The UK is facing a childhood obesity crisis. One in five of our children are leaving primary school obese. If it continues to rise then it will overwhelm our National Health Service in future years.
There has been much said regarding the causes and solutions to the problem. However, very few people have actually spoken to children and young people themselves to find out what they think about current policy and potential solutions. This got us thinking; and led us to host a workshop in London where we invited young people from all over the UK to come and share their views. The input we received from the young people would form the basis of a report (The Child’s Obesity Strategy), developed in partnership with Slimming World, that we released just before the publication of the Government’s long-awaited childhood obesity strategy.
We quickly realised at the workshop how engaged, knowledgeable and well-informed young people are if you give them a platform to articulate their thoughts. They shared with us insights into what they saw as the main obstacles to tackling childhood obesity and what measures the Government and others should be taking to tackle the issue. Their suggestions were wide-ranging, original and most importantly, relevant to them and their peers.
One overriding theme was that young people wanted better food labelling. They felt current information wasn’t relevant to their age group and they wanted clearer information on sugar content as well as more explicit health warnings on food about the dangers of overeating. Takeaways were also another target for the young people who felt that the availability of delivering takeaways to school gates probably wasn’t the best idea for combating obesity. They also wanted new restrictions on advertising and making use of free Wifi to promote healthy activities for young people.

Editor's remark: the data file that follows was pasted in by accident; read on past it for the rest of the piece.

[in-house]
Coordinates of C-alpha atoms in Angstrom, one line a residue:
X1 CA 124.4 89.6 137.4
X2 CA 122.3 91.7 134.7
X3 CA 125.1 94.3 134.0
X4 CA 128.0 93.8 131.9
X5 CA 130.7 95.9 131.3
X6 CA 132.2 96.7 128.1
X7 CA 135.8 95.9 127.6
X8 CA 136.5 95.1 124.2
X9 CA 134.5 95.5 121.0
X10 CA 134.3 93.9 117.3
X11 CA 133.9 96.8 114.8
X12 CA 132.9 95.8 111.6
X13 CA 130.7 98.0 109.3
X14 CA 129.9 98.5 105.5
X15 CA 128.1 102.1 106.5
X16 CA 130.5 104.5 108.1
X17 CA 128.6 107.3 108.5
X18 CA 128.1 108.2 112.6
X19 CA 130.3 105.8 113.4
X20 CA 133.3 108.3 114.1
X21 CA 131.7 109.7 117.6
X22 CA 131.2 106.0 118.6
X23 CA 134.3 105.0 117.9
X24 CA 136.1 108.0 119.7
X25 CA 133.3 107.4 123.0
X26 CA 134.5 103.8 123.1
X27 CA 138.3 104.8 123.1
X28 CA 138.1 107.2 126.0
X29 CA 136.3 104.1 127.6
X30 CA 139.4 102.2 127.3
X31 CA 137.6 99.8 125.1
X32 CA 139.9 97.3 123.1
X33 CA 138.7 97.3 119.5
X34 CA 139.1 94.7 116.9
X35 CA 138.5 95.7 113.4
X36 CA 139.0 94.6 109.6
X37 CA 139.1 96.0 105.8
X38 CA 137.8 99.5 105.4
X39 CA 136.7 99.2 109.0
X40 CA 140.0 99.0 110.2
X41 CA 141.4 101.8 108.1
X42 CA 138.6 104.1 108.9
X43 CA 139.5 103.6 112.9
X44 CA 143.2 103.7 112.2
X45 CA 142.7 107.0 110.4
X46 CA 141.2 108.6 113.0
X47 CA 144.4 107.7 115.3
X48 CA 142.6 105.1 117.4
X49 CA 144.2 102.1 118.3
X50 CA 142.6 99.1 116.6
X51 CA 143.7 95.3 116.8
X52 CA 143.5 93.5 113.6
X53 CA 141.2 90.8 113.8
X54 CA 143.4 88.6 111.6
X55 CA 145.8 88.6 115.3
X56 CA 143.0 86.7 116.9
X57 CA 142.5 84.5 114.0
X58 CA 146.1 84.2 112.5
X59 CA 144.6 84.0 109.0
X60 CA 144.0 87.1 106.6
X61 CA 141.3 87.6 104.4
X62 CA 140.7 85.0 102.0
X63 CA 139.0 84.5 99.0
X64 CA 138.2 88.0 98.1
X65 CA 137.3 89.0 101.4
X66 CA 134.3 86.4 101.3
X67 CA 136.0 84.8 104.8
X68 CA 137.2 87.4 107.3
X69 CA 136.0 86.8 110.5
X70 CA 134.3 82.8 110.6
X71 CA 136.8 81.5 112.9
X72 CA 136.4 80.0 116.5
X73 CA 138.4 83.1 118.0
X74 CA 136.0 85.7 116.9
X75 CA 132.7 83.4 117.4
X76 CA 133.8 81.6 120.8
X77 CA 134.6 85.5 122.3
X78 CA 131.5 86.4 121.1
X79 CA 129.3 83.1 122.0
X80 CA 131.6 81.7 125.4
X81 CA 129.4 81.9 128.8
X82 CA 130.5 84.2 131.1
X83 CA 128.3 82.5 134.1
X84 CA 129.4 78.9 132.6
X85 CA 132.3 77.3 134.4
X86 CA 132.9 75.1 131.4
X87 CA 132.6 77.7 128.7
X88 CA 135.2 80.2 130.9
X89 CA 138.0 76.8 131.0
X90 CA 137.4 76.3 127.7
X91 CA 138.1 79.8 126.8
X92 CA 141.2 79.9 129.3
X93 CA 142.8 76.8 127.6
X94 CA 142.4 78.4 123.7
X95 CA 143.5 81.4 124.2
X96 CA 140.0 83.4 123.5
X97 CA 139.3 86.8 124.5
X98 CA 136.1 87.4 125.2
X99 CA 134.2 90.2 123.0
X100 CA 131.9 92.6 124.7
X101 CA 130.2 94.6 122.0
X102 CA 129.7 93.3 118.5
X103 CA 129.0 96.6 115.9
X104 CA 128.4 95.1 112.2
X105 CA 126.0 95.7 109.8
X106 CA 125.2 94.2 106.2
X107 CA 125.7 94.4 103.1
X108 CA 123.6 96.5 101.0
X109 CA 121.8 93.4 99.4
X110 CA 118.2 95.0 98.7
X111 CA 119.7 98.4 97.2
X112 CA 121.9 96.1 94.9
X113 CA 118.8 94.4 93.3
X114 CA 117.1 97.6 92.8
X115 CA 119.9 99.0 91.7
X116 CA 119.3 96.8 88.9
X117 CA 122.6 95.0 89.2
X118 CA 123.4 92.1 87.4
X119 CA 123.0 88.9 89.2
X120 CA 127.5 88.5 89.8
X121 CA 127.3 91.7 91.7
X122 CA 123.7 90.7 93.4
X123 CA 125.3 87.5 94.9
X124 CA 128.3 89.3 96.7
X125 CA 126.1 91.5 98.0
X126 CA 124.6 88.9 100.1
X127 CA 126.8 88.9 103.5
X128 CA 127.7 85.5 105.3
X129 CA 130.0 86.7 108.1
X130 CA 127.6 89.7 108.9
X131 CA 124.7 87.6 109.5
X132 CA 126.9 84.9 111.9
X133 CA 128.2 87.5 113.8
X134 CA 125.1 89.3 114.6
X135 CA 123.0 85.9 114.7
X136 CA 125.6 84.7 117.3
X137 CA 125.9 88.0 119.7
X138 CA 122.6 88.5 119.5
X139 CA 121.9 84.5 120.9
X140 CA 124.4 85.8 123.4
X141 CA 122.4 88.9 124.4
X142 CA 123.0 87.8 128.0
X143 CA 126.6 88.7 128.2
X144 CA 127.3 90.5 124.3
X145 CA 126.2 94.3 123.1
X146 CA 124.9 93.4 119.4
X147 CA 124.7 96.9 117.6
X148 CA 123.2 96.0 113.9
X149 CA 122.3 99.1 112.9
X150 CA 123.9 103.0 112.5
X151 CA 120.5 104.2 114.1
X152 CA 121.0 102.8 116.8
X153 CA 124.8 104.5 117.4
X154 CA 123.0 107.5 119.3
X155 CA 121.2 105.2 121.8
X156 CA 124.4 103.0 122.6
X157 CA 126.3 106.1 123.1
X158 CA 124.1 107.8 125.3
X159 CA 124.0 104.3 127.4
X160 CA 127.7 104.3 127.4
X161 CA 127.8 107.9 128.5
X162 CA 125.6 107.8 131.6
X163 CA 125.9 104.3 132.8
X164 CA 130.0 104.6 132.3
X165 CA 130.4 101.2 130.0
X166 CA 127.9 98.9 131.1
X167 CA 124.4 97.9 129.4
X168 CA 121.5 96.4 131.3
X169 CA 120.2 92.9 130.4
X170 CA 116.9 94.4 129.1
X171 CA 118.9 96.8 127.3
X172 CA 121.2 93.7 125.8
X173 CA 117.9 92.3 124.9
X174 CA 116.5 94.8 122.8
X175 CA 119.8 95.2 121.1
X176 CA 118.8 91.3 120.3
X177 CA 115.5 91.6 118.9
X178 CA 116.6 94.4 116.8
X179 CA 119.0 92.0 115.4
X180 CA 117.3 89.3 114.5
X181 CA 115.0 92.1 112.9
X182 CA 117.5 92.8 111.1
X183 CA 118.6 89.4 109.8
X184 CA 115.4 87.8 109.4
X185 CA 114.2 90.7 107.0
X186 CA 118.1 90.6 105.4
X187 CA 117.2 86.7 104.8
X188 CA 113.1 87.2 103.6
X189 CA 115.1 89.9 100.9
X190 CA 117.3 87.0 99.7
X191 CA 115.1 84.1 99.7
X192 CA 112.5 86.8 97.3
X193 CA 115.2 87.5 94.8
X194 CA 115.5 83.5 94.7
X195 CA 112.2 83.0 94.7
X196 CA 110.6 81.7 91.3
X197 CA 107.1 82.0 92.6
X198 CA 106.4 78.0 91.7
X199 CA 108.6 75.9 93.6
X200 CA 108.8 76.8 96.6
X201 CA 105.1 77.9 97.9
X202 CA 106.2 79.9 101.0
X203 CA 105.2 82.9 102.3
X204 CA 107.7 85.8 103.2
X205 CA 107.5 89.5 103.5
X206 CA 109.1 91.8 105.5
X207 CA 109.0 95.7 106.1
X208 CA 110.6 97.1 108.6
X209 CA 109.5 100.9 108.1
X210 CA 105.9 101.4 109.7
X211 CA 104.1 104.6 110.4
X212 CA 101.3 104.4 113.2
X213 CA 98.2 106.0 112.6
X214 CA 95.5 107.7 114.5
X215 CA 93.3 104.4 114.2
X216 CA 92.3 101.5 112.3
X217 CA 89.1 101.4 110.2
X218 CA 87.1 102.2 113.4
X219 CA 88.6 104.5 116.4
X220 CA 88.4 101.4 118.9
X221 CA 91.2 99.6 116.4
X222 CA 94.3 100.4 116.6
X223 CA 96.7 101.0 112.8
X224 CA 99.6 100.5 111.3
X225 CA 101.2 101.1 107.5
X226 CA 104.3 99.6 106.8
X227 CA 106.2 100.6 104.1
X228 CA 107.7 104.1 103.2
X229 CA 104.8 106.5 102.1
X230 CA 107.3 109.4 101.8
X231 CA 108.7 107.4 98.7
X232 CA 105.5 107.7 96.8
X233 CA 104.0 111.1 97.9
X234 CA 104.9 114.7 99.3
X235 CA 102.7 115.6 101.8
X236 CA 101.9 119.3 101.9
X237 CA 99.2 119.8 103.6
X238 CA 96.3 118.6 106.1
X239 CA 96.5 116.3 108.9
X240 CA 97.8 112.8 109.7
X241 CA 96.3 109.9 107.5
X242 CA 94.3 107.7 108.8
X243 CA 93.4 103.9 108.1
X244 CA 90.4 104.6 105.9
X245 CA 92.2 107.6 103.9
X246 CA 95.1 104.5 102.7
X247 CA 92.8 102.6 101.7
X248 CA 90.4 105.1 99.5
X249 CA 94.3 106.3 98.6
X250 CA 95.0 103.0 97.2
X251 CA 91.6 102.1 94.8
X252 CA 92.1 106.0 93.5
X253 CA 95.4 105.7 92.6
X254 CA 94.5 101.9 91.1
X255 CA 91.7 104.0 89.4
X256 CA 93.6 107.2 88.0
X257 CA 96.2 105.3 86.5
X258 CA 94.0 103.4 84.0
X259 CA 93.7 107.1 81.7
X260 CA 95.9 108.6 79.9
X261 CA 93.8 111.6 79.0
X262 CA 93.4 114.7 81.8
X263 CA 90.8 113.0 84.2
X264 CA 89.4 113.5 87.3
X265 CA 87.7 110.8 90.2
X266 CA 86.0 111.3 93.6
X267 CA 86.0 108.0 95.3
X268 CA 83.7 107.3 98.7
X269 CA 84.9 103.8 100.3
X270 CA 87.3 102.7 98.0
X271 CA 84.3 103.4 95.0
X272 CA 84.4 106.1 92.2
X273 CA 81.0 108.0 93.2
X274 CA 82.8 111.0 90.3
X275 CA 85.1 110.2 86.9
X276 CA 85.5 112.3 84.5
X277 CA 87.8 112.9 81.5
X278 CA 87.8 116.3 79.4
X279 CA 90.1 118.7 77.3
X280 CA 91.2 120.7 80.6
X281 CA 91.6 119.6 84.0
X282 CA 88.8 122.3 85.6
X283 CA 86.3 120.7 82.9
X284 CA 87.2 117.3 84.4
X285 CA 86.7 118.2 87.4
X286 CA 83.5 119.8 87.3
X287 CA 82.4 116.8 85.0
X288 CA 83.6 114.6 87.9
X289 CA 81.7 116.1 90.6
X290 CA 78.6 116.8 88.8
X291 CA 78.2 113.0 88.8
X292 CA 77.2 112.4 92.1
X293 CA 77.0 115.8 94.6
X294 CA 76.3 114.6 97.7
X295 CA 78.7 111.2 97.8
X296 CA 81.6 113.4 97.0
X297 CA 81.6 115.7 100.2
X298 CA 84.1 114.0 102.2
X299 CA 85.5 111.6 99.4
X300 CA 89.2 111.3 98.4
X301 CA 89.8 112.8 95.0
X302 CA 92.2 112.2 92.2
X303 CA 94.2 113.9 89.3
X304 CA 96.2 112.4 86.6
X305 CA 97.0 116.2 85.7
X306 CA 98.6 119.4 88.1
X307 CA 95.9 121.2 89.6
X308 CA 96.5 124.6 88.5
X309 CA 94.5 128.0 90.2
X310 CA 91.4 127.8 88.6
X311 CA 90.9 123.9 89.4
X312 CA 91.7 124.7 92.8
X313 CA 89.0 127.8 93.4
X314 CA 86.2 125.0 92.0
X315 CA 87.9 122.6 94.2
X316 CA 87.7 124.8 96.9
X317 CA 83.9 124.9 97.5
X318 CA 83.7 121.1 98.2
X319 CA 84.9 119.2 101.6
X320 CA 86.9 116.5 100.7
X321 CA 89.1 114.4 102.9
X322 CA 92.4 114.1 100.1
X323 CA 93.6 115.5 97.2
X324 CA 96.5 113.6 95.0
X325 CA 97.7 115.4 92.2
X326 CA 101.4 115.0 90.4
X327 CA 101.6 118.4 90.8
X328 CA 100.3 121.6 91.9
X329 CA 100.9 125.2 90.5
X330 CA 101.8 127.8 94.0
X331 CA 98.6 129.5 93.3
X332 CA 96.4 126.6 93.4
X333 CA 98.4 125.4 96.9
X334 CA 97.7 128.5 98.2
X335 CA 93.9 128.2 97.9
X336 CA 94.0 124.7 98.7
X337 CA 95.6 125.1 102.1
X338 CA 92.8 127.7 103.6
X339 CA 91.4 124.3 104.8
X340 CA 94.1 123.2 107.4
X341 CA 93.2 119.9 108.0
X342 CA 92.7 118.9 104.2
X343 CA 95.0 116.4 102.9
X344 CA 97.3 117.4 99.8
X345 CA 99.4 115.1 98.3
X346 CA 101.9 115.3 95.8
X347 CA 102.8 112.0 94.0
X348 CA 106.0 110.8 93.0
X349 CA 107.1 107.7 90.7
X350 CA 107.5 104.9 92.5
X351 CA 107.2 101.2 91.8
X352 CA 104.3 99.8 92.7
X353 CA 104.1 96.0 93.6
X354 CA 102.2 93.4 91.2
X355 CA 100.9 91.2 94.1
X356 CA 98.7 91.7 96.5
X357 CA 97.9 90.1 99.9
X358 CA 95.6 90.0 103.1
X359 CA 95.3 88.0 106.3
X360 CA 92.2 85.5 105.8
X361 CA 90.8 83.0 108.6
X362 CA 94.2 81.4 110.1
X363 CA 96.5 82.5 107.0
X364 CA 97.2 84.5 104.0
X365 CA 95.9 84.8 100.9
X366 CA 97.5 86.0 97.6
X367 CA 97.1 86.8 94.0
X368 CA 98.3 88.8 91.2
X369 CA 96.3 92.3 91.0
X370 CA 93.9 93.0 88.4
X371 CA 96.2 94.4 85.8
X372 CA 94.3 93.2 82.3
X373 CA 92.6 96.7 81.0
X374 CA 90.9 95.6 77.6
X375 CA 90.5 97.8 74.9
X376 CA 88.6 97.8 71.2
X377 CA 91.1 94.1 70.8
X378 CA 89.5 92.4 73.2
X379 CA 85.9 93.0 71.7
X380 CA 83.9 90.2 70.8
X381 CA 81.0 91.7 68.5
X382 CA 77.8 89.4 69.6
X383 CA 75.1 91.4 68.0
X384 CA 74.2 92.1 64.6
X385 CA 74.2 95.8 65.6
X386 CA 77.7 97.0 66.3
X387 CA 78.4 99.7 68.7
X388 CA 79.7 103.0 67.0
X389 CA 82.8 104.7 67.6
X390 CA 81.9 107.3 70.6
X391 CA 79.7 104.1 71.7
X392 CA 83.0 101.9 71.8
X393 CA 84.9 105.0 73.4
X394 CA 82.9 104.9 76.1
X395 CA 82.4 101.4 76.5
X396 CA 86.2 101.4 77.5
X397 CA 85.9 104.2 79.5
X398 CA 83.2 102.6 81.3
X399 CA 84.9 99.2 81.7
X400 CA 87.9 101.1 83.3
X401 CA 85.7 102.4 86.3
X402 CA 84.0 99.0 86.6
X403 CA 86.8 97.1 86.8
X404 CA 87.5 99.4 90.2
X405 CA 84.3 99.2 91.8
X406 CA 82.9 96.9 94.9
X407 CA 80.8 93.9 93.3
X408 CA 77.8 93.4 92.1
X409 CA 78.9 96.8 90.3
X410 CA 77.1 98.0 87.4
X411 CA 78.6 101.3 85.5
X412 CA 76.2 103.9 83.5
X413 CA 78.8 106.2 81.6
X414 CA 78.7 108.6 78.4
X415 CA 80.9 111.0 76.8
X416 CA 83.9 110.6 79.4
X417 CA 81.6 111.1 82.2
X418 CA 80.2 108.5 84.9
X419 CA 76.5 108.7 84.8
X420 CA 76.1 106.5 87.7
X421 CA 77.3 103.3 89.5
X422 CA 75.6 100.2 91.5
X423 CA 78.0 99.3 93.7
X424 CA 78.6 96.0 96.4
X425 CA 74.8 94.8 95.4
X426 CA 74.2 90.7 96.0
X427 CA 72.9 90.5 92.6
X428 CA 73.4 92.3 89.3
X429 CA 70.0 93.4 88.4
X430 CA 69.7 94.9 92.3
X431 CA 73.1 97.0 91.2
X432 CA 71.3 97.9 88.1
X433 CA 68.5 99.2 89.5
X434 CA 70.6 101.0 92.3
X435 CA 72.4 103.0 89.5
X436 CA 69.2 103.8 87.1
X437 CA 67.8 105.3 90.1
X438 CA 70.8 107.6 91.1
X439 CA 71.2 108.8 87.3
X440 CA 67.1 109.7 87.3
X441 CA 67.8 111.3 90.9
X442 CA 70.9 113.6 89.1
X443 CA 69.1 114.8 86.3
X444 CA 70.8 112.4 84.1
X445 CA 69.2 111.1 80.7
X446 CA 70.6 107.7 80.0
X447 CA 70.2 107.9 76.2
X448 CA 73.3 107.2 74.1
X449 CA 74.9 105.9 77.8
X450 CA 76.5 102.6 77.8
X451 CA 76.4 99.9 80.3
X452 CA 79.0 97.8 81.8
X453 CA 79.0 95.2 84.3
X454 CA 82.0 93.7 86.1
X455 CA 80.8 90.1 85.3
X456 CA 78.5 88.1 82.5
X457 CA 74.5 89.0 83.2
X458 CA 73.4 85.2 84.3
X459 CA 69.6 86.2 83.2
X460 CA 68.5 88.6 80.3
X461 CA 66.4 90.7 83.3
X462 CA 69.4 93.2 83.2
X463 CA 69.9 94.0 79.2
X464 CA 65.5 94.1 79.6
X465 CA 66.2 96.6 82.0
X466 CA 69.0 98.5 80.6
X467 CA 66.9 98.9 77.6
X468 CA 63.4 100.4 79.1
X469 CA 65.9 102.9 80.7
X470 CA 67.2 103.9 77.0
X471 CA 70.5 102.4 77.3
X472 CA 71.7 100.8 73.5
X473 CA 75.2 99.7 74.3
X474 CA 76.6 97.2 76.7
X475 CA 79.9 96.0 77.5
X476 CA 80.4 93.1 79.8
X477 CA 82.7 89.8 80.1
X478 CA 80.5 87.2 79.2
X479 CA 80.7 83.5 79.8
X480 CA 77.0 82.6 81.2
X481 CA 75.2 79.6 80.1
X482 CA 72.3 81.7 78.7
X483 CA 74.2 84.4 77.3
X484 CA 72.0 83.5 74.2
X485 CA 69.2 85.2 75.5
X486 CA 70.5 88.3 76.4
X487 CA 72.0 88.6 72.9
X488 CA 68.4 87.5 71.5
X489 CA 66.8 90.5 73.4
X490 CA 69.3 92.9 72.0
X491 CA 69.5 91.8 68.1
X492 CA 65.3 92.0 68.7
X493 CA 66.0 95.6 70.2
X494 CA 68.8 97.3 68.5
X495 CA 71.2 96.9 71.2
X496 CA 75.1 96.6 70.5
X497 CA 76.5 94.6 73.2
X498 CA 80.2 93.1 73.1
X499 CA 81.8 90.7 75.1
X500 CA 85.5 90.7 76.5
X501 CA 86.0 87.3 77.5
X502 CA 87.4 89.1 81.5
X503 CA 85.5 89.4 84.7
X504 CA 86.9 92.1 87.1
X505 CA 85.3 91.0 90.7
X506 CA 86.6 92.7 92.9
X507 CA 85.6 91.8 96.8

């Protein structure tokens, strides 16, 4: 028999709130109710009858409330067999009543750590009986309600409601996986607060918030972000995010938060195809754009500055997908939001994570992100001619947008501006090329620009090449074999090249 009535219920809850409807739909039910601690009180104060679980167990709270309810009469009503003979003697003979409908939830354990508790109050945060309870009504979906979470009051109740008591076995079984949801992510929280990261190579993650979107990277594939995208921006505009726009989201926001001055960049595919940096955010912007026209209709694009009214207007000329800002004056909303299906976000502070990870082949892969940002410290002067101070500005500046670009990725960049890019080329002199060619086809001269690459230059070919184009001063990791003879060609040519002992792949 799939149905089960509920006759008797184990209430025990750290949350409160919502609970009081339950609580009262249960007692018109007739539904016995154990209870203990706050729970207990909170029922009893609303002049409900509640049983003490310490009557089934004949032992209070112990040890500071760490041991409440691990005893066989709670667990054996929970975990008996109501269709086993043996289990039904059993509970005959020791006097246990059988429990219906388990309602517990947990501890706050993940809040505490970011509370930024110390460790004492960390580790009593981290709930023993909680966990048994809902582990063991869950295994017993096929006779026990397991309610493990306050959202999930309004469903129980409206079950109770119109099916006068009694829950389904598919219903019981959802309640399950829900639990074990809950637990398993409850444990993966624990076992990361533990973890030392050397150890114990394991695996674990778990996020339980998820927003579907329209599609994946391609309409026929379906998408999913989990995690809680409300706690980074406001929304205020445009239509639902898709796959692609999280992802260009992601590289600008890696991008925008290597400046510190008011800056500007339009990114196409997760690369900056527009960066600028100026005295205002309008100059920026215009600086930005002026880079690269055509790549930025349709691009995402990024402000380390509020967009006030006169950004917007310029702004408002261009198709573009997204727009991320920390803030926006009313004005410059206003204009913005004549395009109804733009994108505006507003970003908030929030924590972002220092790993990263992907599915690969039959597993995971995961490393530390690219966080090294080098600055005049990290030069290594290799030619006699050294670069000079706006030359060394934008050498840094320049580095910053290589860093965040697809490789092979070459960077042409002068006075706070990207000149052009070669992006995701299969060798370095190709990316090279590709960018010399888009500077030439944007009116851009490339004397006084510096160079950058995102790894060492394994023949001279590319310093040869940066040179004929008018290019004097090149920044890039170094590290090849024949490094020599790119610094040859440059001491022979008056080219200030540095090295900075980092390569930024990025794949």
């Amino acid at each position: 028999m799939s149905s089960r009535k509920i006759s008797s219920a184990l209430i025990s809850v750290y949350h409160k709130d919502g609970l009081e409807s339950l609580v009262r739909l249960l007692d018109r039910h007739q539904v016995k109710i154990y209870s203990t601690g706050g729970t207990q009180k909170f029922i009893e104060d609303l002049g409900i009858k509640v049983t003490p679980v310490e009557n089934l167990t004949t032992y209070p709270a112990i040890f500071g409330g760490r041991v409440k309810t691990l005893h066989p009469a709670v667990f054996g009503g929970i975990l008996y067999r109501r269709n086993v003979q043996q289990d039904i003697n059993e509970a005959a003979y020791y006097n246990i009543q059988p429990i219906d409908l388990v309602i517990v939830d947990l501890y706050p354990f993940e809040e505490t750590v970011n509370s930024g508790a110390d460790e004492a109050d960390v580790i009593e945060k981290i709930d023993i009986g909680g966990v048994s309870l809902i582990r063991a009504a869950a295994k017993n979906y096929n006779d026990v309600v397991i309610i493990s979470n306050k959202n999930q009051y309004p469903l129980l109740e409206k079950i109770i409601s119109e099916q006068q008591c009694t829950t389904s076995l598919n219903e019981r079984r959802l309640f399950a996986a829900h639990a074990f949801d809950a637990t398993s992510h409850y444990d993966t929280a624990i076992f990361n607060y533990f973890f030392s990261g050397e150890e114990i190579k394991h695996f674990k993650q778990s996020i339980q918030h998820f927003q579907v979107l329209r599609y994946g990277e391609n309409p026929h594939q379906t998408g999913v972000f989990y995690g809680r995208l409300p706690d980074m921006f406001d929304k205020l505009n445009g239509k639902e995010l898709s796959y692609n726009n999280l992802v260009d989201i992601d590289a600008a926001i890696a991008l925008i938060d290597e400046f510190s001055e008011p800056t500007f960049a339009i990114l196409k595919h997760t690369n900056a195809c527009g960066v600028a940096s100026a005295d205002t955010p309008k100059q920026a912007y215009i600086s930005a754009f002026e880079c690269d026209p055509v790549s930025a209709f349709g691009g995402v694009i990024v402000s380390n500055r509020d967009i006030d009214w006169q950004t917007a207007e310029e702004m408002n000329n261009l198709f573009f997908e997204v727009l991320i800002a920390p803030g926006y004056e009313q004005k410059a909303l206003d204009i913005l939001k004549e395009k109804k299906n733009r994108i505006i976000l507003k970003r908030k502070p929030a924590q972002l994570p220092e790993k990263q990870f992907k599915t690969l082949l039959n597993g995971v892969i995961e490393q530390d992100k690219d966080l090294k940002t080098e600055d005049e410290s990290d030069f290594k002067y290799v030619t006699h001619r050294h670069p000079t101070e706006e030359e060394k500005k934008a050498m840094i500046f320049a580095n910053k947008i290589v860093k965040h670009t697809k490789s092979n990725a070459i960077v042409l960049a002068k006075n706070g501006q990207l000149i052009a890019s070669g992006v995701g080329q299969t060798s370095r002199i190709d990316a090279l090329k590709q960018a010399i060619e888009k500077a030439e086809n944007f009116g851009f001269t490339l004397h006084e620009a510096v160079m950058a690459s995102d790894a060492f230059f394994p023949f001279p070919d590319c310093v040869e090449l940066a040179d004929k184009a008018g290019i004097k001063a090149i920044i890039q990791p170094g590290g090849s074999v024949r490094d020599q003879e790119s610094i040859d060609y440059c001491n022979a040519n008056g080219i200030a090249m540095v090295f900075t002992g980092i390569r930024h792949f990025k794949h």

Supermarkets were a big talking point too as they felt the retailers should play a greater role in helping to combat obesity in childhood. They proposed positioning unhealthy foods higher on supermarket shelves, giving out free fruit and veg to children in-stores to prevent ‘pester power’ and developing loyalty cards which reward healthier choices.
Finally, many of the young people wanted to see good nutrition taught in schools and the provision of healthy inexpensive snacks for students. They also believed that gyms and leisure centres should be more accessible to people of their age.
‘The Child’s Obesity Strategy’, reflected the views of young people themselves. It’s easy for policy makers and those working in public health to assume they know what is best for our young people. However, if you take the time to find out what young people think, you discover their ideas and solutions are more original, progressive and compelling than current policy and practice.